Comic Book Movies: Astro Boy

If you were an American child in the 1960’s, you probably watched “Astro Boy” on T.V. and I’d call you lucky because I grew up in the late 1980’s and didn’t know “Astro Boy” existed until I did a small history project on anime in middle school.

But now I know and the new “Astro Boy”  movie is coming out in theaters on Oct. 23rd and, boy oh boy, am I excited!


Originally called “Tetsuwan Atom” in Japan, the comic-book-turned-anime-turned-film has captured the heart of many kids and adults alike ever since it was released. It tells the story of a robot implanted with human memories created by Dr. Tenma to help him get over the death of his son. When that goes awry, Astro becomes a crime-fighter, particularly focusing on human-robot conflicts, out of control robots and evil doers looking to exploit robot powers.

The movie follows a similar origin story, but also focuses on self-discovery and a typical good-v.-evil energy conflict, which makes me happy since various filmmakers worldwide now feel the need to address ecological issues. I’m sure  the legendary Osamu Tezuka,  the creator of  “Astro Boy” would have approved of the eco-friendly message too.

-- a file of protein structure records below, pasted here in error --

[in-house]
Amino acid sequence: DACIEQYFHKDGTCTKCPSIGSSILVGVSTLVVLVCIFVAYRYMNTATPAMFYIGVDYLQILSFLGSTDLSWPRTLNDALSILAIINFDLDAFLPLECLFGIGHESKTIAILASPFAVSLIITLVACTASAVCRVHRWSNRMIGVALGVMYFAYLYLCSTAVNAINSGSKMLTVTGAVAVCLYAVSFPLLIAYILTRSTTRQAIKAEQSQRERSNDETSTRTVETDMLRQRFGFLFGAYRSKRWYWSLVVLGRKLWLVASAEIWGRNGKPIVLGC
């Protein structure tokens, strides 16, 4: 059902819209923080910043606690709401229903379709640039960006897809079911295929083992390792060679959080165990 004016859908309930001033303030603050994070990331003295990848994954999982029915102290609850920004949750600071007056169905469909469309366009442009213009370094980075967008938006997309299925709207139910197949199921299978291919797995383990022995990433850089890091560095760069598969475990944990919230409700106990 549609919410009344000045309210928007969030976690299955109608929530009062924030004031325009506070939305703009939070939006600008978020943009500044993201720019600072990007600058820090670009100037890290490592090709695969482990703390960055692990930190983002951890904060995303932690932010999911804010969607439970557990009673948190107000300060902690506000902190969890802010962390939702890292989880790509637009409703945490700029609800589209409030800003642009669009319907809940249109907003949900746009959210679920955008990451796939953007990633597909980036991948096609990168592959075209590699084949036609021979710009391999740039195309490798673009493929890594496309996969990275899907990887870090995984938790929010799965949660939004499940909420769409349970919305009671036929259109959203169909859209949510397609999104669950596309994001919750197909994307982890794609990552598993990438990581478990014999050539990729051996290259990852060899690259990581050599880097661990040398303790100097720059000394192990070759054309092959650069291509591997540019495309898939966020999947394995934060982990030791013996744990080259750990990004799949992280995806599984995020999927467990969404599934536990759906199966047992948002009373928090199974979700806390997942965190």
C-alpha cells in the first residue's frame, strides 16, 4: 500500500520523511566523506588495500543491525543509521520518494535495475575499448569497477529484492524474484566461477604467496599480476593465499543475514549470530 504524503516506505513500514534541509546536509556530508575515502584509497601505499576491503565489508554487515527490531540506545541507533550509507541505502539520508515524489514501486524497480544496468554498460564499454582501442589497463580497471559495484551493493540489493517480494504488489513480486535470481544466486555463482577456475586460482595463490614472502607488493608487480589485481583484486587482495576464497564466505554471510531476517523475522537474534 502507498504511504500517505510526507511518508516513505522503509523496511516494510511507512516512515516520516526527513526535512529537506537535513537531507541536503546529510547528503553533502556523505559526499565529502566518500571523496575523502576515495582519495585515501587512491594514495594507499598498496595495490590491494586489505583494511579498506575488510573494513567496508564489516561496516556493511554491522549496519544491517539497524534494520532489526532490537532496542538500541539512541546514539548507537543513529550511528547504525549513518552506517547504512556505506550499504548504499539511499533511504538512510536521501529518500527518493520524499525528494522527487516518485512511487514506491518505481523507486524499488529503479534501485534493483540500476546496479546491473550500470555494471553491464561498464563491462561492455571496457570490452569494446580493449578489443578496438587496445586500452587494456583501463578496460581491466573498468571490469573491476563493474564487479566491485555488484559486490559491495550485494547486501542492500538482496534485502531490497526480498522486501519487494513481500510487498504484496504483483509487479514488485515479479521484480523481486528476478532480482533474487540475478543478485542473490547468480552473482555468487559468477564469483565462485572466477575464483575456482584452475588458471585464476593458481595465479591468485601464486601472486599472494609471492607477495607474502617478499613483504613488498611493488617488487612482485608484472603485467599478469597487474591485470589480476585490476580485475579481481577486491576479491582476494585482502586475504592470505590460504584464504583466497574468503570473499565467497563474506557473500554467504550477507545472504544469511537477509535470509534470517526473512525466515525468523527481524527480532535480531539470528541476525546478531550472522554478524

Speaking of Osamu Tezuka, Dark Horse Comics publishes the U.S. version of “Astro Boy” and still has 23 volumes and a few other Tezuka titles for sale. Nozomi Entertainment/Right Stuf International publishes and sells the anime version.

Vertical sells a number of Tezuka’s darker and deeper works including “Buddha”, “Ode to Kirihito” and “Black Jack” amongst others.

Also, “Astro Boy”-related comic book is “Pluto” which is a post-mortem collaboration between (the very much alive) Naoki Urasawa and Tezuka. “Pluto” is like a darker version of “Astro Boy”, but instead of focusing on Astro, it focuses on Gesicht, a German robot working as a detective. Astro (called by his original name, Atom) and Gesicht are two of the world’s seven great robots and the mysterious Pluto is murdering these  robots and their creators for their involvment in the 39th Central Asian War.

You may remember Naoki Urasawa since I mentioned him yesterday in my post about the debut of “Monster” on Syfy, and he is half the reason why I really love “Pluto” too. More importantly, it’s a really gripping read. Urasawa really took Tezuka’s idea and ran with it until the readers are left on the edge of a cliff trying to see who’s dead on the ground below.

But just because the new movie and “Pluto” are modern takes on Tezuka originals doesn’t mean that Tezuka’s genius won’t shine through. I’m looking forward to seeing it next week.

See some exclusive pictures of the film on Comic Book Resources.

Some more stills from the movie and pictures of some of the cast from Comic Book Movies.

A Wikipedia article on the film.

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